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UBC Theses and Dissertations

The response of the upper ocean to meteorological forcing Denman, Kenneth Leslie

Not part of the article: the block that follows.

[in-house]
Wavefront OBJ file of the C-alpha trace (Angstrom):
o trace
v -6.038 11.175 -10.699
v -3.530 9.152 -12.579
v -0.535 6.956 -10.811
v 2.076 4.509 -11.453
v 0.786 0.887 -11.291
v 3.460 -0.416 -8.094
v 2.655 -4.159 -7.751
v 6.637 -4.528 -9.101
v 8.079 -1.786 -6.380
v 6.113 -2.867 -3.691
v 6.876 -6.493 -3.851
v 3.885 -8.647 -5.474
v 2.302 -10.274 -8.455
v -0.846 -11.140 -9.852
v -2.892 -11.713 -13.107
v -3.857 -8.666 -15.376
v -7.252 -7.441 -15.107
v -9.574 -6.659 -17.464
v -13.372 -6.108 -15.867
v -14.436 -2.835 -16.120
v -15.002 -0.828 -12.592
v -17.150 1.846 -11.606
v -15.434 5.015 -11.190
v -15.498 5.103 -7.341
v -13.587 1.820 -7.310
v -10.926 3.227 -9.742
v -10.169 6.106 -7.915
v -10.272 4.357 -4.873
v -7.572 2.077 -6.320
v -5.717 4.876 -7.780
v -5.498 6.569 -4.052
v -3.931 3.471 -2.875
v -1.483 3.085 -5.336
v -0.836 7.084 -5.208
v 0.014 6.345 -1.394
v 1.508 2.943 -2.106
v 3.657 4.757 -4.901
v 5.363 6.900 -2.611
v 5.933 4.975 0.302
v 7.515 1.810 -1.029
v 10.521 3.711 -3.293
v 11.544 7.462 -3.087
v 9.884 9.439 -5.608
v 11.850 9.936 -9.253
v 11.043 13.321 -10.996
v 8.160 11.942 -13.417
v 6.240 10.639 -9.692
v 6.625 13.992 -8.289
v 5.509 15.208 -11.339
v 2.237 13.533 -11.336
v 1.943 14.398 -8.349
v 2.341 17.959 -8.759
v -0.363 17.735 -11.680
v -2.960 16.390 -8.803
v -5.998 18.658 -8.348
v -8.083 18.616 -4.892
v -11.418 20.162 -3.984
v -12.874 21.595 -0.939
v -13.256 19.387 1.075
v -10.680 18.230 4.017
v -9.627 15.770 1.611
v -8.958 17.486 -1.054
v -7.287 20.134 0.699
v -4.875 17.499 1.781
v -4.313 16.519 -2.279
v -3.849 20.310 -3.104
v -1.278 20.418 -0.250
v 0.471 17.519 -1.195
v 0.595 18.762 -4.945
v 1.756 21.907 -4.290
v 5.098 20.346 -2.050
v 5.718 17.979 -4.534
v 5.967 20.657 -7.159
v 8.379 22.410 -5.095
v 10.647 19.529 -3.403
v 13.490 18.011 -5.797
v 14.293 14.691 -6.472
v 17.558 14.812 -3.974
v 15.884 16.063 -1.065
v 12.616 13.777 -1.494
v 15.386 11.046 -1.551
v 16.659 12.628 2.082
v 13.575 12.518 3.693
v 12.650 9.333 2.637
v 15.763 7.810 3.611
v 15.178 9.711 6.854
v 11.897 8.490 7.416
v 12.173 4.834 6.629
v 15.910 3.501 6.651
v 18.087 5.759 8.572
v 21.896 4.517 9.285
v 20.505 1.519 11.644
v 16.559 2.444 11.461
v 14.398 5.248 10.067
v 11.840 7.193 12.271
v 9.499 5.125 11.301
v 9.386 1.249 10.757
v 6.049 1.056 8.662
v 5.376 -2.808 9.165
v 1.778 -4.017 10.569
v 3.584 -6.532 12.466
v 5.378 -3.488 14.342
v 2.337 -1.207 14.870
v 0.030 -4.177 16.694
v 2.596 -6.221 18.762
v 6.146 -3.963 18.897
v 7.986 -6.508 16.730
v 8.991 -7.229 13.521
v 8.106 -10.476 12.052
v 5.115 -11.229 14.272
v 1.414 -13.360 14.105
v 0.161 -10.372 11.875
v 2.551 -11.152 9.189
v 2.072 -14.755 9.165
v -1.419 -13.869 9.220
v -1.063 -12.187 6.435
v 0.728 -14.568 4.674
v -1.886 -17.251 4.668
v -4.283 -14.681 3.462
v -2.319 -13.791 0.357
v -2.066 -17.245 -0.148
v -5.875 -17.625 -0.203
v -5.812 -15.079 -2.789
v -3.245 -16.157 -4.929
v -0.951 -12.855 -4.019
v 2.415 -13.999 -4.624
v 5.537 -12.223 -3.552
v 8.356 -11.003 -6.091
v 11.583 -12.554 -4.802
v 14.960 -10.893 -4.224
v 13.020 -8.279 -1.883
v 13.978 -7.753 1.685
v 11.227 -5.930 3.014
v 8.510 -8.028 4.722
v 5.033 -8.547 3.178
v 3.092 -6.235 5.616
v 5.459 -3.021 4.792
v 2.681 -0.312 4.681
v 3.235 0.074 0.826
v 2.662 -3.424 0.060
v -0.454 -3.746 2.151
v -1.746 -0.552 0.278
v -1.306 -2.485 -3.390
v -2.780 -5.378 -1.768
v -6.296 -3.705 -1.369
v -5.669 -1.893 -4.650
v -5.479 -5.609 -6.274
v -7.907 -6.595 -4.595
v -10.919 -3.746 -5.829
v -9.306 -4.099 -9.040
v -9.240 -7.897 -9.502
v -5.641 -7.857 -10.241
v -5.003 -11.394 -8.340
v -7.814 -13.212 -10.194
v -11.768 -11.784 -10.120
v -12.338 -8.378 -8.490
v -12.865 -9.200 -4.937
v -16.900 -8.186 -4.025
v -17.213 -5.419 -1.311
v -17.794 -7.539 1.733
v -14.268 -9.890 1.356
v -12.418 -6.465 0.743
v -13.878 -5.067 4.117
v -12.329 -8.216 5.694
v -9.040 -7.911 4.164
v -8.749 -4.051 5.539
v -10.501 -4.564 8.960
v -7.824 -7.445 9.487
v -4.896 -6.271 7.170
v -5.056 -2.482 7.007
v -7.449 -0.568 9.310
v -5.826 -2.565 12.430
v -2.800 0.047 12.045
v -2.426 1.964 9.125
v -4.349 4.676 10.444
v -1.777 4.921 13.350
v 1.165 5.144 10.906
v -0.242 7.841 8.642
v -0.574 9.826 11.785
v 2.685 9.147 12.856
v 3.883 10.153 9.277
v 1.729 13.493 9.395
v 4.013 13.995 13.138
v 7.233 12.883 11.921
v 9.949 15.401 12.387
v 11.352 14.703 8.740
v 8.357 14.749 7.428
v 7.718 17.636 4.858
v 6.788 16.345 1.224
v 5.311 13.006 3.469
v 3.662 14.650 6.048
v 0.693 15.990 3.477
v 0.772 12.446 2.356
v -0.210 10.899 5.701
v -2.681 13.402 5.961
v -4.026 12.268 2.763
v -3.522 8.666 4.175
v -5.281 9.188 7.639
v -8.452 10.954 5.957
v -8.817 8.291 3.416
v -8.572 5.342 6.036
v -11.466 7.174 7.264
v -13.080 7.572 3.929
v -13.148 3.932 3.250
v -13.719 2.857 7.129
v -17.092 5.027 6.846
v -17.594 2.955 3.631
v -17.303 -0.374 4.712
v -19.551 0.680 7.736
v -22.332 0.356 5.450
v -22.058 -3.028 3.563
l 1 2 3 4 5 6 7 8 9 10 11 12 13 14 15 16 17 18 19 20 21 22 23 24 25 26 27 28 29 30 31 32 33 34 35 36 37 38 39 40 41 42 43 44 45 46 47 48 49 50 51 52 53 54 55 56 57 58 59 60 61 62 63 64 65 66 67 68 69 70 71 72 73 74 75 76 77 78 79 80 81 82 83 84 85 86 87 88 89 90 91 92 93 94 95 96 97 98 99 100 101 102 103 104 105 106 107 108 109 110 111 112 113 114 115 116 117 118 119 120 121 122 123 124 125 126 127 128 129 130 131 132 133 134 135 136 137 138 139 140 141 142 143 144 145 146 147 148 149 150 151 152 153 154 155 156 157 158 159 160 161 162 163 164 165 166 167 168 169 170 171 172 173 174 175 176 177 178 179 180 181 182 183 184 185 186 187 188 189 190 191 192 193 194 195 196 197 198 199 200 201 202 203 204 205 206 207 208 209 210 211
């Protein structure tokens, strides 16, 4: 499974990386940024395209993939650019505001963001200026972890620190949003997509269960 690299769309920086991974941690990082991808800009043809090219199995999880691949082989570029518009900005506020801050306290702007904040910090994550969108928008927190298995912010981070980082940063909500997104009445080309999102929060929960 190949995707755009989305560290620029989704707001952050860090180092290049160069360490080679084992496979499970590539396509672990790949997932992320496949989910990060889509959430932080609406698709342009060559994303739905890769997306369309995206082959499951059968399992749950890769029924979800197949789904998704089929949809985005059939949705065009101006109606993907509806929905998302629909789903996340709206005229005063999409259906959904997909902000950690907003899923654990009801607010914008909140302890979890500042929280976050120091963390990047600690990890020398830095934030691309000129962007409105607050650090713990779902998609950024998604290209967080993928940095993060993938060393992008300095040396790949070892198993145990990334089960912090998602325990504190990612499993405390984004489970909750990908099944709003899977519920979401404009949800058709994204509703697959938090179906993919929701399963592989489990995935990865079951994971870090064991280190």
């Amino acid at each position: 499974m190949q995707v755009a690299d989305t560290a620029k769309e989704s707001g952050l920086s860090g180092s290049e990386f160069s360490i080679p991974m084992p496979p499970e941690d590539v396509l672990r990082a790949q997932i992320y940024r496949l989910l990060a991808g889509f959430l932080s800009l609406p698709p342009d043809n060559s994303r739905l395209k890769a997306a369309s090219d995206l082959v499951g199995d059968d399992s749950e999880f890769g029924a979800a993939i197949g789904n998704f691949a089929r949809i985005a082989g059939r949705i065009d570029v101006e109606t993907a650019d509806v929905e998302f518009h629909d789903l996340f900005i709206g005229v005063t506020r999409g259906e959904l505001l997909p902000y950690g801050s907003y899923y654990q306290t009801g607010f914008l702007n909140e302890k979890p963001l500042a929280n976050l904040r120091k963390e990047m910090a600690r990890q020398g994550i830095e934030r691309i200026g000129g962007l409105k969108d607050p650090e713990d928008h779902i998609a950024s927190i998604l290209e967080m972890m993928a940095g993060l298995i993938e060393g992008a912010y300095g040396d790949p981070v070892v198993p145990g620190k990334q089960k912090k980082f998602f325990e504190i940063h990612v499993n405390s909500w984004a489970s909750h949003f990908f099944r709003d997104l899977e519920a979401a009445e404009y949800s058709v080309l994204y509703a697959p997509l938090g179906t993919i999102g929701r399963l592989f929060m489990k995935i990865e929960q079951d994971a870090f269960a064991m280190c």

A model describing the time dependent response of the upper mixed layer of the ocean to meteorological forcing is developed. The turbulent mixing and the radiative heating are expressed so that only simple input parameters available from routine meteorological measurements are required. The model is sensitive to the rate of production by the wind stress of energy available for mixing, and to the rate of absorption with depth of the solar radiation. Observations obtained at Ocean Station 'Papa' indicate the rate and extent of deepening of the wind mixed layer of the ocean. The model accurately simulates the behavior of the upper ocean during a 12 day period for which observed values of wind speed, solar radiation, and back radiation are used as input. To obtain realistic results, a value of 0.0012 for the ratio of the potential energy increase of the water column to the downward transfer rate of turbulent energy by the wind stress is used. This value lies within the range, 0.0007 to 0.003, determined from observed data obtained with an STD during 3 storms. Wind stress estimates are calculated from propeller anemometer data gathered on the Weathership during the storms. The drag coefficient, C₁₀, remains constant at (1.63 ± 0.28) x 10⁻³ for wind speeds up to 17 meters per second. The time behaviors of the mean wind speed, the stress, and the wave energy are examined relative to the existing large scale weather patterns.

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